The Occupational Safety and Health Administration is a part of the U.S. Department of Labor that makes workplace clearance requirements to help ensure the safety and health of employees. It designs clearance requirements that make sure employees have enough space around workplace equipment and in work and walking spaces.
OSHA clearance requirements regulate the amount of empty space that must be left around ladders in workplaces. Ladders without cages or in wells should have at least 15 inches clear in each direction from the center of the ladder. The climbing side of the ladder should have at least 36 inches from the center of the rungs for a slope of 76 degrees and at least 30 inches from the center of the rungs for a ladder at a slope of 90 degrees from the horizontal.
Fixed stairway clearance
The OSHA requires at least seven feet above all points of fixed stairways in workplaces.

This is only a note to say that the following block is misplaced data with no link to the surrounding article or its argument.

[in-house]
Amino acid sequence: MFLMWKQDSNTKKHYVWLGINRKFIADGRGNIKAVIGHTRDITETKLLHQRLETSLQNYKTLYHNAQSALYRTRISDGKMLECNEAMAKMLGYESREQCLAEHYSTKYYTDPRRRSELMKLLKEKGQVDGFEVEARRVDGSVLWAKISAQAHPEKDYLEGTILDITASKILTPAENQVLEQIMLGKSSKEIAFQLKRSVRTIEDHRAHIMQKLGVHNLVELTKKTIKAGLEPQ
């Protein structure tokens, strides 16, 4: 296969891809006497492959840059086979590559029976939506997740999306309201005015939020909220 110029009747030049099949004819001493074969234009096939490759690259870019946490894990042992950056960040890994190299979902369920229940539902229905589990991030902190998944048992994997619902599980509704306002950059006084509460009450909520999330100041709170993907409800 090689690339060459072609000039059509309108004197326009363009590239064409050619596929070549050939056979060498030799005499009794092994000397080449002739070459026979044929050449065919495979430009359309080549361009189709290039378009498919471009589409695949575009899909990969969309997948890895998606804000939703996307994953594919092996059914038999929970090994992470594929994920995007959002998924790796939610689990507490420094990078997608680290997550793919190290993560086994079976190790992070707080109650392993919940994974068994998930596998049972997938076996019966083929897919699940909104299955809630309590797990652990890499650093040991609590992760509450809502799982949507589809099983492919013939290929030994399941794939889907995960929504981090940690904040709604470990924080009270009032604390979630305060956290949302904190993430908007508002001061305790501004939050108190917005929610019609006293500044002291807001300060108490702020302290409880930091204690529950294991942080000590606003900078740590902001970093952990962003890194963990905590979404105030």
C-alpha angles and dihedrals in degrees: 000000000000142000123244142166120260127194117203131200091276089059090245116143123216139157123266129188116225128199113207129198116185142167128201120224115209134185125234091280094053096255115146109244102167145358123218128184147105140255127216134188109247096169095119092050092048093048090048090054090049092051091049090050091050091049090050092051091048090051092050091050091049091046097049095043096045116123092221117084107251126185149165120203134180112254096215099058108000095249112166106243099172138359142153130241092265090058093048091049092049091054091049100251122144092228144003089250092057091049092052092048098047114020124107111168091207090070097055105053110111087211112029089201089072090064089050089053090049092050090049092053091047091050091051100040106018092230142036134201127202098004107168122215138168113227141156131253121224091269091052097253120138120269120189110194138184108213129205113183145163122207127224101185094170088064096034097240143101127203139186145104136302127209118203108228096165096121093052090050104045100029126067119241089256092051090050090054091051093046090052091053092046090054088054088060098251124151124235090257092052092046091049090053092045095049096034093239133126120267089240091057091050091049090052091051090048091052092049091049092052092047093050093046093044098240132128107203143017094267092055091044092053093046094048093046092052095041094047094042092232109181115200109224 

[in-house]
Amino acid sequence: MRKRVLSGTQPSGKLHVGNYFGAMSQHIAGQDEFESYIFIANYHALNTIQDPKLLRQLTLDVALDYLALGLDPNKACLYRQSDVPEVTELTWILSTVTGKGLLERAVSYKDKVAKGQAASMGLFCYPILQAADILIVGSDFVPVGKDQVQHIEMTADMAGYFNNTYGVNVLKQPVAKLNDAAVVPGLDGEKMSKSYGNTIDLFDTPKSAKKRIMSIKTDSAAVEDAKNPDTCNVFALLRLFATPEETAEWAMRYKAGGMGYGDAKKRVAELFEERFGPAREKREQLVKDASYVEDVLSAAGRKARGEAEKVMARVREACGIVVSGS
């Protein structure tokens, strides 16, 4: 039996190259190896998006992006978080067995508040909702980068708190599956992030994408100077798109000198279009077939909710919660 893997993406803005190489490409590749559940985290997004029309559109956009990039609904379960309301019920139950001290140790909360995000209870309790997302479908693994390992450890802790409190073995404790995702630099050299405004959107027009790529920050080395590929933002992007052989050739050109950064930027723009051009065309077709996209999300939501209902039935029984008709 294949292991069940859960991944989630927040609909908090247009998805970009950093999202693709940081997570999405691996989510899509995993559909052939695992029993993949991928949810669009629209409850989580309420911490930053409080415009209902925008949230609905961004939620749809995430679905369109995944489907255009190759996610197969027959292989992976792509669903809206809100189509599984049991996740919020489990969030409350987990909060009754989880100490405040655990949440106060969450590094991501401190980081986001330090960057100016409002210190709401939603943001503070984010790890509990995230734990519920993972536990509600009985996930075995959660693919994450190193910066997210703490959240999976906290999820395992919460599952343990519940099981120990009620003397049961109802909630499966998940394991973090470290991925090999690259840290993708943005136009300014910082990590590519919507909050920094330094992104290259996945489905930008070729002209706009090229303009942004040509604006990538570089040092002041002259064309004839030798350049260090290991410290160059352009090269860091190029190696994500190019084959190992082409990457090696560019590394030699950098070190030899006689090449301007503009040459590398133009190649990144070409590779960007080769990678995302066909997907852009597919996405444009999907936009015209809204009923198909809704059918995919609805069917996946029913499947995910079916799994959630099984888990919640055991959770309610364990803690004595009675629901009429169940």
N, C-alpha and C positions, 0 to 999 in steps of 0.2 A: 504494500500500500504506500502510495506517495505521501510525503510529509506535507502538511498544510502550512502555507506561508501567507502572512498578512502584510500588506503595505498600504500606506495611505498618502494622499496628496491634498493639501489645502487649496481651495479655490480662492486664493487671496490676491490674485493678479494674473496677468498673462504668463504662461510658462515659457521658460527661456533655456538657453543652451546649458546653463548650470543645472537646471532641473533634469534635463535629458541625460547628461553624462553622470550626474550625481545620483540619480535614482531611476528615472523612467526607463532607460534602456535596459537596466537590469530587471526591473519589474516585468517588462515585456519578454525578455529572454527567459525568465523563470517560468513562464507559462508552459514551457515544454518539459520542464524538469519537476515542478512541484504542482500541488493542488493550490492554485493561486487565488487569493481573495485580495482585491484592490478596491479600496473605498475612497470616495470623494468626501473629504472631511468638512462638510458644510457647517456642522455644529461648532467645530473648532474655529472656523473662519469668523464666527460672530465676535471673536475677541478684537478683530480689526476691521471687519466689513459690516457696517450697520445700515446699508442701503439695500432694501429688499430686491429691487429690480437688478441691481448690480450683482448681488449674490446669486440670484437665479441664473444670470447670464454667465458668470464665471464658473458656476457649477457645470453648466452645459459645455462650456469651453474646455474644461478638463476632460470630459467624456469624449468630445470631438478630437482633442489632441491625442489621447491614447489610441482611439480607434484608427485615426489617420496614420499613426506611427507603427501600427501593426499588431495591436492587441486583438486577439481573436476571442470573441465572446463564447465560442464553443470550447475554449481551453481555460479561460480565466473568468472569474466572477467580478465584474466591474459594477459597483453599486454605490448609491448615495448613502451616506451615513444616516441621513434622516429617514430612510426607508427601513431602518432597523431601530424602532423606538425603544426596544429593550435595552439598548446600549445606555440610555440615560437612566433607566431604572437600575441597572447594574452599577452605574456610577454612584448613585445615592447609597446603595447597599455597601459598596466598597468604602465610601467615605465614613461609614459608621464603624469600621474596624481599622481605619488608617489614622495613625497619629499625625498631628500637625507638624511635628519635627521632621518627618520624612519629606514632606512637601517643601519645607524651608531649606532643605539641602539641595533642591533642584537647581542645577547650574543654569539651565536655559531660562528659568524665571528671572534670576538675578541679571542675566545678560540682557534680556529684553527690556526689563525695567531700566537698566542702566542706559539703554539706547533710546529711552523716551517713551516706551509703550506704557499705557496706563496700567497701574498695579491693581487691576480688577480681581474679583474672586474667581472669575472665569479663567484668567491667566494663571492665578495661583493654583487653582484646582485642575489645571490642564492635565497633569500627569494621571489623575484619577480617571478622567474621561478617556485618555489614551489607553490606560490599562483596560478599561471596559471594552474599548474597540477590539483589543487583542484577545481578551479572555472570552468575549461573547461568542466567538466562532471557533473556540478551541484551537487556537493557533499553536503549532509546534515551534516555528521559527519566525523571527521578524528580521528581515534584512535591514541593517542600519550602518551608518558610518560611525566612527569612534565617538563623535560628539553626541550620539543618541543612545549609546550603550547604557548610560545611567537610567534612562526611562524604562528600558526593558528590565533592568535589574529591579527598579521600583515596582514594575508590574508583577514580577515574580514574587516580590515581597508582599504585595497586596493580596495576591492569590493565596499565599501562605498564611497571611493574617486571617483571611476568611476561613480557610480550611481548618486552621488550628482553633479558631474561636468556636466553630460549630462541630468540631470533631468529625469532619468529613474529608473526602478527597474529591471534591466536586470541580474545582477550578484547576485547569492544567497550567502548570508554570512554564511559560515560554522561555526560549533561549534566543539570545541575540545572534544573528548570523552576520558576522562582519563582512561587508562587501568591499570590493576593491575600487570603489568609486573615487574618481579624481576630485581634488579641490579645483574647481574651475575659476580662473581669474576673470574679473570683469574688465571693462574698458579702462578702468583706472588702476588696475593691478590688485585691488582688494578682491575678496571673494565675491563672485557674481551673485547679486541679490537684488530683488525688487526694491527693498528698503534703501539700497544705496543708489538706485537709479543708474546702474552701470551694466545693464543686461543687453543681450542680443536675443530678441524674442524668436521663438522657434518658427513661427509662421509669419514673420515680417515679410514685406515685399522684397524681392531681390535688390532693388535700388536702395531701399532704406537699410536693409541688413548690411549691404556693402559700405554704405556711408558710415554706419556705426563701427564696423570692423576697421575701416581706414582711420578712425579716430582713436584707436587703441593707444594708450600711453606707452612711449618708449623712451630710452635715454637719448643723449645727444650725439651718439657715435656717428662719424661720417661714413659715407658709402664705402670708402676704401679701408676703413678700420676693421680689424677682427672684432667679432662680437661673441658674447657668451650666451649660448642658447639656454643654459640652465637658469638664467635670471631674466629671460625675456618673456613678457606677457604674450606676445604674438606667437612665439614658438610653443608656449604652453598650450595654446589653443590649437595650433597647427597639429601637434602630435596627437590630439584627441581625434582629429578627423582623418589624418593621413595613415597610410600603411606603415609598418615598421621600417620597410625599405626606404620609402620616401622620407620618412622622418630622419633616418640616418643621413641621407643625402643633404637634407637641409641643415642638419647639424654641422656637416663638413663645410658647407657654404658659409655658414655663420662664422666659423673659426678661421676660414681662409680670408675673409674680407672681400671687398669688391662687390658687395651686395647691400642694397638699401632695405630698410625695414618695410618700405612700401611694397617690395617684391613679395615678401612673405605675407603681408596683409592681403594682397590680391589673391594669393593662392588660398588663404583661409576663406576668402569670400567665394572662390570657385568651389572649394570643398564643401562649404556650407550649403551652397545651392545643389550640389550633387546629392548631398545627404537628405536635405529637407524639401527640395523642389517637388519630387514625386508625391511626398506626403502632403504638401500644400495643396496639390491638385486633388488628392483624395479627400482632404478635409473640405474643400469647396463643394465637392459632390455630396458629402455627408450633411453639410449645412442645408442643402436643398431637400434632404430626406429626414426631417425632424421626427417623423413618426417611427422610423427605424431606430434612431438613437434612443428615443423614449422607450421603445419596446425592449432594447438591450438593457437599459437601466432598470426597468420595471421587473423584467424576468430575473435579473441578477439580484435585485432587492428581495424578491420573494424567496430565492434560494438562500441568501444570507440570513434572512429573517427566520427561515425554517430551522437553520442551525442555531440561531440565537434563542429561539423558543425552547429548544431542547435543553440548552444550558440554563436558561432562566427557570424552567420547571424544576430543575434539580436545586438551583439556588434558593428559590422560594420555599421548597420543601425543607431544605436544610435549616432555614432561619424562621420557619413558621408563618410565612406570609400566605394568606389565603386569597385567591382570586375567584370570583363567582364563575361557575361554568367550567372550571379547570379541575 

Aisle Equipment Clearance
To help ensure the safety of workers who move industrial equipment through aisles, the OSHA requires that aisles be at least three feet wider than the largest equipment that passes through the aisles.
The OSHA Small Business Handbook, which the OSHA publishes to help employers comply with OSHA requirements, tells employers to provide adequate headroom for employees above walkways and aisles in the workplace.
The OSHA Small Business Handbook also reminds employers that they must leave safe clearance around walkways near motorized equipment or mechanical handling equipment.
OSHA clearance requirements say that employees must have at least 6 feet, 3 inches headroom above work spaces above switchboards, panel boards, motor control centers and service equipment.